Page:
• Muneratu is one of 2,874 smallholder farmers supported by Amaati in 42 new communities this year. Through the support of the G4G Program, Amaati will provide a ready market for her produce at a premium price after harvest, allowing her to recoup the input credit given to her at the start of the season in the form of fonio paddy.
  • As part of the process, Munera participated in various GAP stepdown training and field demonstration sessions in her community which were periodically organised by Amaati Field Extension Officers who had been trained by the G4G Master Trainer on Agronomy and the Program Agronomists. The training not only helped her increase her yields but also helped reduce her cost of production while increasing efficiency.

The support from Amaati is part of the interventions under the Grains for Growth Program to Small and medium-scale enterprises (SMEs) in the rice, maise, millet, sorghum and fonio value chains to support the inclusion of about 20,000 smallholder farmers through sourcing grains from them at premium price, empowering them – particularly for women and youth while creating job opportunities and increasing farmer incomes.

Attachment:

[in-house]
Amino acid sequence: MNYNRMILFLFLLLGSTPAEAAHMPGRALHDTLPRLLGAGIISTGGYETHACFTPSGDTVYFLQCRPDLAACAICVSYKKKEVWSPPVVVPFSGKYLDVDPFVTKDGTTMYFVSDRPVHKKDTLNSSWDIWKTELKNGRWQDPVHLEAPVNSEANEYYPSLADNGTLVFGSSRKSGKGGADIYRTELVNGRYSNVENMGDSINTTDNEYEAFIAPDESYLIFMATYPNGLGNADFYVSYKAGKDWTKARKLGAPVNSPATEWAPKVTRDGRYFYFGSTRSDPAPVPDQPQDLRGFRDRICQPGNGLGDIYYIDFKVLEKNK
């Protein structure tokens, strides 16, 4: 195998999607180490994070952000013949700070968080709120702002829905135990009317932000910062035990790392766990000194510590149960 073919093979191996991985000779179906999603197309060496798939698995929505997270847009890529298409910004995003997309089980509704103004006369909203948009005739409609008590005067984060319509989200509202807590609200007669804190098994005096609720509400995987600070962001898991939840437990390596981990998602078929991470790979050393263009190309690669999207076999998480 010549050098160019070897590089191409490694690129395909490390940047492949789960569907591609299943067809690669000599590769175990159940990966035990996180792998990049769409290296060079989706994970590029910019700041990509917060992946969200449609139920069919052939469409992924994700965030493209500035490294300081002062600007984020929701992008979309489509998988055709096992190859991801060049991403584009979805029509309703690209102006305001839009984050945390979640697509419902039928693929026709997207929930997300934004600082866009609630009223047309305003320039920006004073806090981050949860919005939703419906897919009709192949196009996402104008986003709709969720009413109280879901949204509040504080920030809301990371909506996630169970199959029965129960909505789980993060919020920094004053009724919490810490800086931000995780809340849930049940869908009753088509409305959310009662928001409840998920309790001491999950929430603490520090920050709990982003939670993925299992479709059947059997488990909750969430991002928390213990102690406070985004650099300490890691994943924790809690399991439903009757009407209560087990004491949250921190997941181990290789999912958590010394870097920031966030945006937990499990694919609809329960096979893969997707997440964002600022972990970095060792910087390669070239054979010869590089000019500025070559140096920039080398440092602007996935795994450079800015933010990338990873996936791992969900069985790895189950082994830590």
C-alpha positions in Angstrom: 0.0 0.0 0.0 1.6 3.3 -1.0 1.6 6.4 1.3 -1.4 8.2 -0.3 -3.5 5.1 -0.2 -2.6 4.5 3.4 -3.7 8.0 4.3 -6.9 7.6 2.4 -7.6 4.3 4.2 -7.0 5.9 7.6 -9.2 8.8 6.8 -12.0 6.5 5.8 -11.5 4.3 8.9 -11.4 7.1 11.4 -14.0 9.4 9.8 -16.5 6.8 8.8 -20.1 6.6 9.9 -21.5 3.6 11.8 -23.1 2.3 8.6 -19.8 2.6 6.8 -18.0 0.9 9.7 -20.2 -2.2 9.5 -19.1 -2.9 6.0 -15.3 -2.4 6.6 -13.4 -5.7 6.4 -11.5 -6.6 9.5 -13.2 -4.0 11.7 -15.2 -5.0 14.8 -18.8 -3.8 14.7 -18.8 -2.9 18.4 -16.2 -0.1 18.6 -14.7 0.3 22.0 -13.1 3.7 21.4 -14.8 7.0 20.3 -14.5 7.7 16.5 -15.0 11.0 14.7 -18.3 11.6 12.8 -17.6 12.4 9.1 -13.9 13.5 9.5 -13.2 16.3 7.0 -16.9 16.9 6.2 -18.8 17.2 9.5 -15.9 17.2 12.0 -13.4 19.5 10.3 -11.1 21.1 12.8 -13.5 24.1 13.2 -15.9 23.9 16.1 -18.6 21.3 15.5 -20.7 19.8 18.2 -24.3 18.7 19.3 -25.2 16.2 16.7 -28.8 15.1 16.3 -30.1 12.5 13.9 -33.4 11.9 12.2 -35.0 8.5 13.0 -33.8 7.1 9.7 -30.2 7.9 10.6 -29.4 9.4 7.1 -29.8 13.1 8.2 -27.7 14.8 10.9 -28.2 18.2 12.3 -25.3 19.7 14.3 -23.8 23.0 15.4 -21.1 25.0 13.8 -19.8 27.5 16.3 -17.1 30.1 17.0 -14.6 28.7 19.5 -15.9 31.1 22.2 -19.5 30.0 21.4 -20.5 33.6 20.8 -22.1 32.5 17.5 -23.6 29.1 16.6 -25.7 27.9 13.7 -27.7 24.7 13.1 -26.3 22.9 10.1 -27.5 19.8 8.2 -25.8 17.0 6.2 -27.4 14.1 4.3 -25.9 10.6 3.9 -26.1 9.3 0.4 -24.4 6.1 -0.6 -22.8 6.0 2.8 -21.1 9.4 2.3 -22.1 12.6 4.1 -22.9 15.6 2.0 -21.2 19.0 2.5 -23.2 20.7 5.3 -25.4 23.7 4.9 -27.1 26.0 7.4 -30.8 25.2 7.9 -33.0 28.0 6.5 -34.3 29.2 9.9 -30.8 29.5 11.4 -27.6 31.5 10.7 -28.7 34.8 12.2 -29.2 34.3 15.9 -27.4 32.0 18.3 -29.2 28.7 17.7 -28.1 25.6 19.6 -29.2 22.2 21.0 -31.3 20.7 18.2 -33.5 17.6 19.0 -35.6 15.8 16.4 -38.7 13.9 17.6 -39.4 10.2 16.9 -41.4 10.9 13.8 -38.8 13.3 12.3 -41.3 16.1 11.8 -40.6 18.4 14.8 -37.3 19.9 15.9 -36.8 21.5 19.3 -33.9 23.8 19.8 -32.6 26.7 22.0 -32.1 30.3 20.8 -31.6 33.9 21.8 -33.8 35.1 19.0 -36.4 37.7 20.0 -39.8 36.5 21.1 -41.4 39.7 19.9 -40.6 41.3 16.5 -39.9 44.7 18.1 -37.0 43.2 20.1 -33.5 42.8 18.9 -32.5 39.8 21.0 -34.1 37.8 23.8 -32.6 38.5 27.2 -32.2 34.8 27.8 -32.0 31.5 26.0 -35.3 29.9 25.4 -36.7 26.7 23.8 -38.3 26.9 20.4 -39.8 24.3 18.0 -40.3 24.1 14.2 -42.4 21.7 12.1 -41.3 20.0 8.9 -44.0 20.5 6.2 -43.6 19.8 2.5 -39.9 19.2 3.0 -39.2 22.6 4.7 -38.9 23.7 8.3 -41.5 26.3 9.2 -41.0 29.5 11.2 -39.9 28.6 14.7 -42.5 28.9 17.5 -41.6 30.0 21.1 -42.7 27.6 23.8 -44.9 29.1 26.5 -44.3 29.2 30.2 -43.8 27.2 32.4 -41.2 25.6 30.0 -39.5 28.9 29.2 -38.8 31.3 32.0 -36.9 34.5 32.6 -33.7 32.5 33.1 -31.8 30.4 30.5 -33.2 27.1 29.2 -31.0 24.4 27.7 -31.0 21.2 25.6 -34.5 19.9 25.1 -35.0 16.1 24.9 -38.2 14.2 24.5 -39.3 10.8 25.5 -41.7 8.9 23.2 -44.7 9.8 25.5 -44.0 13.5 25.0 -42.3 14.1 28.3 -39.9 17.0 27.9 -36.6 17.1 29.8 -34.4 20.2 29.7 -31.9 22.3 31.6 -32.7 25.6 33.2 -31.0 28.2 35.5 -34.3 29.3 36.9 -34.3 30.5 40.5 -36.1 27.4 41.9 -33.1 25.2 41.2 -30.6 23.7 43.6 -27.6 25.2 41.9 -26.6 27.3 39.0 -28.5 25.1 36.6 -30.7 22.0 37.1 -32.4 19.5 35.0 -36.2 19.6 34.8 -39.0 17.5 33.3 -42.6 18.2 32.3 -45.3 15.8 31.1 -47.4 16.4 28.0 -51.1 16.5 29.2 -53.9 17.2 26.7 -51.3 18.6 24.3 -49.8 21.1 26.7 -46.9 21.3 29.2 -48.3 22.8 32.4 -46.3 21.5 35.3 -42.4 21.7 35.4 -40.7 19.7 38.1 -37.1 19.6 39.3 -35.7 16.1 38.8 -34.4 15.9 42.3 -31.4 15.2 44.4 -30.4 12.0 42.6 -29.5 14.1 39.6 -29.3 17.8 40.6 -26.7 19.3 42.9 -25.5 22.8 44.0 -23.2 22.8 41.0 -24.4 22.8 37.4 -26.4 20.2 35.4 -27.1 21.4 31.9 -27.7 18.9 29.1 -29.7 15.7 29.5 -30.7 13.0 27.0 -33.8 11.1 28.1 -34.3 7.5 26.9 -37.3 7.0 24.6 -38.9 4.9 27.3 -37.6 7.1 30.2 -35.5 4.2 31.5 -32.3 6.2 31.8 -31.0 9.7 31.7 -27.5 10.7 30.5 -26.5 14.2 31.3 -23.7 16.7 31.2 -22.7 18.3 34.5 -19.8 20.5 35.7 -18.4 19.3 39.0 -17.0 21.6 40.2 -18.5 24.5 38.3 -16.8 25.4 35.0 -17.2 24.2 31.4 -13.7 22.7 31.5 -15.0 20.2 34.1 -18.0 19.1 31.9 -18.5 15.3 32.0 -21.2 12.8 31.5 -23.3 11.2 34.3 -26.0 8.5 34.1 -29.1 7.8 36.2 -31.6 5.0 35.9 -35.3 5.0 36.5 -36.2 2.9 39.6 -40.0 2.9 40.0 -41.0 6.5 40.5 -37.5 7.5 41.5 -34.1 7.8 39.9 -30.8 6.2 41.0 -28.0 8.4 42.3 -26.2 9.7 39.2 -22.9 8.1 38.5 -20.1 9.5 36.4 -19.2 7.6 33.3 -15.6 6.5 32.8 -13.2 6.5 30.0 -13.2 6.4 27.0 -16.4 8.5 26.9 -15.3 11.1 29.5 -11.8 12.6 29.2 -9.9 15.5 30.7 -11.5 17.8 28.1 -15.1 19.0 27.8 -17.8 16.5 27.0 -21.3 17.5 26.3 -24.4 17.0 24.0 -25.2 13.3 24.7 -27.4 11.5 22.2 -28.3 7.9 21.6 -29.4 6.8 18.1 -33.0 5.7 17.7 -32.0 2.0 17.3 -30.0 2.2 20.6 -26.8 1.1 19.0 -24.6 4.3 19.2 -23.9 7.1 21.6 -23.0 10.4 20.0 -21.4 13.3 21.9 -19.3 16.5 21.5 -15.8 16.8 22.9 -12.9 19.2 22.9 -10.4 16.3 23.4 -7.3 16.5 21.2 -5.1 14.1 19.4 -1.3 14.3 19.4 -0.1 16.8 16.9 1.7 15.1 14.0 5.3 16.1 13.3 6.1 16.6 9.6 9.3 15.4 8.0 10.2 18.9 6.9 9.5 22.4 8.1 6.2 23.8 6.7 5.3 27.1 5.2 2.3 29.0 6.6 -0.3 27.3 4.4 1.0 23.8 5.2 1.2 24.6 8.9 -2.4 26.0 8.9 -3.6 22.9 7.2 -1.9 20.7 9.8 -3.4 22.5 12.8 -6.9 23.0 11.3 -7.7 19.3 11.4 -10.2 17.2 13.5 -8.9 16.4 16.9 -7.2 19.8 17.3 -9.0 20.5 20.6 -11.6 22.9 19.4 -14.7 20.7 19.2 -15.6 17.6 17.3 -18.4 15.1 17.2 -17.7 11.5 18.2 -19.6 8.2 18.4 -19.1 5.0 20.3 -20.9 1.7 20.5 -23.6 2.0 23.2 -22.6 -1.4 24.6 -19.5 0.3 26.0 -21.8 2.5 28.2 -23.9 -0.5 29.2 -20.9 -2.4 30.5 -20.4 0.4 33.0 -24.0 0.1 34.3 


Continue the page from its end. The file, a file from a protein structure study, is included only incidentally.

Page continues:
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“The knowledge I received from the training, and support from the Field Extension Agents, really helped my fonio farm, my fields are doing great and the difference is clear! The first time I produced fonio without training, I got 3 bags (300kg) on an acre. Planting using the drill method and in lines has really organised my farm and increased my yield. I have harvested two acres so far; I got 5.5 bags (550kg) from one and will get about 6.5 bags (650kg) from the other one when we are done with threshing.”

A 100kg bag of fonio paddy (unprocessed fonio) sells at GHC 180 per bag (with a likely increment in price soon due to high demand and inflation). Munera is projected to earn about GHC 2,160 gross and GHC1,740 net on her 2-acre farm after paying back the input credit debt – ploughing and fonio seeds –  to Amaati. She intends to use the additional income from fonio to start building a shop to trade on a piece of land she acquired some years earlier.